The toxic stew

    I wasn’t surprised to learn this weekend that a member of Congress had been shot in the head by a would-be assassin, nor was I surprised that six peaceably assembled constituents had been murdered. Our contemporary political culture is soaked with violent, apocalyptic rhetoric, most of it crafted and abetted by right-wing extremists; meanwhile, our lockstep fealty to the Second Amendment, our equating of guns with Freedom, makes it possible for your basic neighborhood nutbag to traipse to the mall and buy himself a Glock, and thereby translate harsh talk into deadly action.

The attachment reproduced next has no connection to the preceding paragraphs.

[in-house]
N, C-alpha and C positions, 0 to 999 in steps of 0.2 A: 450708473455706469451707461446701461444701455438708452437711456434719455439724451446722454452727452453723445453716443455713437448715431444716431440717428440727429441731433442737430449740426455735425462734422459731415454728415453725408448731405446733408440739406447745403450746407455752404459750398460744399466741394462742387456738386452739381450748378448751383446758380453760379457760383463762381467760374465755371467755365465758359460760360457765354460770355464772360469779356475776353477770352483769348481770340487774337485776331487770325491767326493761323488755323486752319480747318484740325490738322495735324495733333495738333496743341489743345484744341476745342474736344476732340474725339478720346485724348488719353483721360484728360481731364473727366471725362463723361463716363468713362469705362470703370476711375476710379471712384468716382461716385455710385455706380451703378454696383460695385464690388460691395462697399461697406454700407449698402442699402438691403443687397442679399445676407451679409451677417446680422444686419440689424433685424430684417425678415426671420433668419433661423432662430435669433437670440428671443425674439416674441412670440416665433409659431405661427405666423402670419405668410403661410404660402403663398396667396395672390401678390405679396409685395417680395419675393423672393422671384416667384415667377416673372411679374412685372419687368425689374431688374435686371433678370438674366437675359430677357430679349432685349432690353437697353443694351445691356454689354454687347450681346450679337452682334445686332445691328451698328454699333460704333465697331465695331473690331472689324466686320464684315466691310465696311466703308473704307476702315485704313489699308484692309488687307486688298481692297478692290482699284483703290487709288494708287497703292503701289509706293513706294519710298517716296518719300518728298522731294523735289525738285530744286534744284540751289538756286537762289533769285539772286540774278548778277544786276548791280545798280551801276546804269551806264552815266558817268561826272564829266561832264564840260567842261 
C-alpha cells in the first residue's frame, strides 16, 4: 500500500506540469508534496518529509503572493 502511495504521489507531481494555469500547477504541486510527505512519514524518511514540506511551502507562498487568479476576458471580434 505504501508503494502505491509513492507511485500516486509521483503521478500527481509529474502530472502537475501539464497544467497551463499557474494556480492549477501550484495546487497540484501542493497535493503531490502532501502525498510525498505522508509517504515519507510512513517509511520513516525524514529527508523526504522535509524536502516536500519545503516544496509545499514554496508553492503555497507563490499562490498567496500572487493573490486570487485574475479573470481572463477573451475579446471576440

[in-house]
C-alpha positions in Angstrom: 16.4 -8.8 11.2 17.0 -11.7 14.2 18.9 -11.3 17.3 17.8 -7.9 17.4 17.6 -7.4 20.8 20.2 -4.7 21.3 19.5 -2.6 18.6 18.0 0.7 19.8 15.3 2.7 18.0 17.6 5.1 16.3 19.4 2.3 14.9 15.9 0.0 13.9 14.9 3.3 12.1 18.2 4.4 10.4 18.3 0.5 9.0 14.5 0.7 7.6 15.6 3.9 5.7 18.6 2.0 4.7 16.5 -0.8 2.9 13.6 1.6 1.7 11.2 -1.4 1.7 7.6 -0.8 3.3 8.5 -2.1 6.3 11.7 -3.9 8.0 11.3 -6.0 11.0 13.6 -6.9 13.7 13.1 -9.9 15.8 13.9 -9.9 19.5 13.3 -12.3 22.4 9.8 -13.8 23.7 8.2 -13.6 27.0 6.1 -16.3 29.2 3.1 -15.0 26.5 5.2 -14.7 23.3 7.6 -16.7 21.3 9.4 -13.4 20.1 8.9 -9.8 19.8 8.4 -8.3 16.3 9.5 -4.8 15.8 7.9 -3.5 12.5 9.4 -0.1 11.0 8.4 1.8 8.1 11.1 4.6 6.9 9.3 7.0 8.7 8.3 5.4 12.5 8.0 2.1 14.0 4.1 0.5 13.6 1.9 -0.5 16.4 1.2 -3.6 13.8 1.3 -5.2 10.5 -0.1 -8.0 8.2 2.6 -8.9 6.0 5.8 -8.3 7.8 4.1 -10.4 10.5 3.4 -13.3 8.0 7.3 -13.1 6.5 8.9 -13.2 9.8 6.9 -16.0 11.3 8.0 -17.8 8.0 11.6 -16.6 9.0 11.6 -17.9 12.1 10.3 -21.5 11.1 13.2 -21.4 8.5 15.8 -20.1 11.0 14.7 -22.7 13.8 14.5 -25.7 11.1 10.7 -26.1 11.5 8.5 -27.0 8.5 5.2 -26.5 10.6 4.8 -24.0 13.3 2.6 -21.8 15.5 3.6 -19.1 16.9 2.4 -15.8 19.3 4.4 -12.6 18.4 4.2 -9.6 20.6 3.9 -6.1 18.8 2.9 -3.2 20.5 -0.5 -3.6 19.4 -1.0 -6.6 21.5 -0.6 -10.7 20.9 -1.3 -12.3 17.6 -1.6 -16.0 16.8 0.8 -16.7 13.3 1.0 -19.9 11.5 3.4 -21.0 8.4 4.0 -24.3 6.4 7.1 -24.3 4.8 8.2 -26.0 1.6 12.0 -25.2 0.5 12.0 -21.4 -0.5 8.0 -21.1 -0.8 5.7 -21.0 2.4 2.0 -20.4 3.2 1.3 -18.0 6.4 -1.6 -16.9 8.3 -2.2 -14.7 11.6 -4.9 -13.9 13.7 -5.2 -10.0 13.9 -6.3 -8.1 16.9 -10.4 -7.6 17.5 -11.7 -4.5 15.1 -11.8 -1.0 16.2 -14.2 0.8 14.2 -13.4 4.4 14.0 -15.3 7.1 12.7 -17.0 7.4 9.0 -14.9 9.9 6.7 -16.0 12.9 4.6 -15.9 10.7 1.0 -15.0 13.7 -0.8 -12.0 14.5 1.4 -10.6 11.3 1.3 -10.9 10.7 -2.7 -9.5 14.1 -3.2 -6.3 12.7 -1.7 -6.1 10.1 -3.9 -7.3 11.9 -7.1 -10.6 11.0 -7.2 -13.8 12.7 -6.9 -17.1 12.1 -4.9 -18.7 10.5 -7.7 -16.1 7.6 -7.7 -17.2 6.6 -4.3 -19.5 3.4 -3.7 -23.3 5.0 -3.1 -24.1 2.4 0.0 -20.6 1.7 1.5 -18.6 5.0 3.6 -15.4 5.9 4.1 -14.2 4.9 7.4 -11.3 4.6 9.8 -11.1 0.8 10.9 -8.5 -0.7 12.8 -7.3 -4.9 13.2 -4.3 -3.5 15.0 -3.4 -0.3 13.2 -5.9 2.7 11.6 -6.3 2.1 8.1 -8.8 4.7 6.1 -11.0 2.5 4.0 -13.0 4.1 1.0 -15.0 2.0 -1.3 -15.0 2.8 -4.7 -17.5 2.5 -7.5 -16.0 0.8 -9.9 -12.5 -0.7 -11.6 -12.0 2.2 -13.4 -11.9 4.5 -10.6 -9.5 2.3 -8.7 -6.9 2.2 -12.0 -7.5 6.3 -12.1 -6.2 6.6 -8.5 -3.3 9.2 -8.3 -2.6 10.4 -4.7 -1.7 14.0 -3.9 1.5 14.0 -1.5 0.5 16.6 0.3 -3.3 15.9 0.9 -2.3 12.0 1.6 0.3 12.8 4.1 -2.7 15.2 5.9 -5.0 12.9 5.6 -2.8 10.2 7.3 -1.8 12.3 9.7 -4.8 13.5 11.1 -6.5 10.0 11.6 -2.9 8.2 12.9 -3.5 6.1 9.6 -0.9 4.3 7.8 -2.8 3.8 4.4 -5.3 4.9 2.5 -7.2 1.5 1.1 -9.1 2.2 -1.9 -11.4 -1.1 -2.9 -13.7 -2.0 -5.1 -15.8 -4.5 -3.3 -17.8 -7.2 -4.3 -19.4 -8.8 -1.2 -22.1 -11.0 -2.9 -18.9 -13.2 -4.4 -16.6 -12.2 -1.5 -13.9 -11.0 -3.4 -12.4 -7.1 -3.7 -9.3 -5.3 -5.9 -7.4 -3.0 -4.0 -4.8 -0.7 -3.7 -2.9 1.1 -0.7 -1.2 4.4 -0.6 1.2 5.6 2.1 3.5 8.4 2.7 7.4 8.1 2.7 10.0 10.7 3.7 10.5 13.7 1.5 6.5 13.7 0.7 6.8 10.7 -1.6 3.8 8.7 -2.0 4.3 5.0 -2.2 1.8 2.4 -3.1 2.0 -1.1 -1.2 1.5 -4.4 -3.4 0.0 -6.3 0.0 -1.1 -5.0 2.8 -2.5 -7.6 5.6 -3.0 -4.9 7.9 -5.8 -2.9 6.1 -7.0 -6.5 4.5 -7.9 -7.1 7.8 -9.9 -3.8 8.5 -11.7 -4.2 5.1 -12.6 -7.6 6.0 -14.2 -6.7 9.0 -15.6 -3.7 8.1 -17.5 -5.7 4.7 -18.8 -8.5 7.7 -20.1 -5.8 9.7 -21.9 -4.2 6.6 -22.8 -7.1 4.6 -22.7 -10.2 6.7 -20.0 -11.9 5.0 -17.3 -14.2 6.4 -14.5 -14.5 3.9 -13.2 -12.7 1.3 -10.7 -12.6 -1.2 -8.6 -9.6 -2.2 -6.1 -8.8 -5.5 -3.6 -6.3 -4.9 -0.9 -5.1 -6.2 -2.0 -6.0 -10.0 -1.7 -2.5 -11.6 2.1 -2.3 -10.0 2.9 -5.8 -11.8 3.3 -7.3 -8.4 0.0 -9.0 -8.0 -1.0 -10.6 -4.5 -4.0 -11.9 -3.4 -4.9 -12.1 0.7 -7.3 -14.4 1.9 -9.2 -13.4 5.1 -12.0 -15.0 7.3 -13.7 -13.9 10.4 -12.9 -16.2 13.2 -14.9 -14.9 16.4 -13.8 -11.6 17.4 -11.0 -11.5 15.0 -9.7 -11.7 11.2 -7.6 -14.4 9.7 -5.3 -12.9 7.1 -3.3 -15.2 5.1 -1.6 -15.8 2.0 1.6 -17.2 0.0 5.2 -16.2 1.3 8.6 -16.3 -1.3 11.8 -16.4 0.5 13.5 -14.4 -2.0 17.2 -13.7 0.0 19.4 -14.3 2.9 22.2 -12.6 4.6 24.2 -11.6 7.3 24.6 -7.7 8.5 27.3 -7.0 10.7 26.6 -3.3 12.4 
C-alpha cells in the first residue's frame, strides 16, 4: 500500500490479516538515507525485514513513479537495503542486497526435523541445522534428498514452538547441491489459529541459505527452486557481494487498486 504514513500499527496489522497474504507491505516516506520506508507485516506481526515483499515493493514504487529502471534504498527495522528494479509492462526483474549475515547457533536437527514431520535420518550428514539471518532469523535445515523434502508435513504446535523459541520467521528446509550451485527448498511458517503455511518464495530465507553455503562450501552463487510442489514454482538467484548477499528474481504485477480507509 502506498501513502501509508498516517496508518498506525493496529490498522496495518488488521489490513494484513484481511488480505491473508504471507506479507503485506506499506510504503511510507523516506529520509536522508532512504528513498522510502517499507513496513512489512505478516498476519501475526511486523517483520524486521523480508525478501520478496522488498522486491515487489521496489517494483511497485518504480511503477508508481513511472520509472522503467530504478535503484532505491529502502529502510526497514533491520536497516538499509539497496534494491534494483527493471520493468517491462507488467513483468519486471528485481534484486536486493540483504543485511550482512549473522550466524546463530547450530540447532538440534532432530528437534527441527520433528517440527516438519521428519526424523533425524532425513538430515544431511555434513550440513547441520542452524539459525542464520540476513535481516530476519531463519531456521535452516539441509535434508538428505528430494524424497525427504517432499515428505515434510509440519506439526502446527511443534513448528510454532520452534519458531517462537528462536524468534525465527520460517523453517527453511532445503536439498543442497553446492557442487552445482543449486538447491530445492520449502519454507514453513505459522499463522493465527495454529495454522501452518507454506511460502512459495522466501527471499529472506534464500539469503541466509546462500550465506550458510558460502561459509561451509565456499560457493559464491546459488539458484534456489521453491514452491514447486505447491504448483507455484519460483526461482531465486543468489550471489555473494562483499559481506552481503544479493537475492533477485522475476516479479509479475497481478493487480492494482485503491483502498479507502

More coverage:

    Centre Square: Blood on all hands
    Latest on the shooting from NPR


    • WHYY thanks our sponsors — become a WHYY sponsor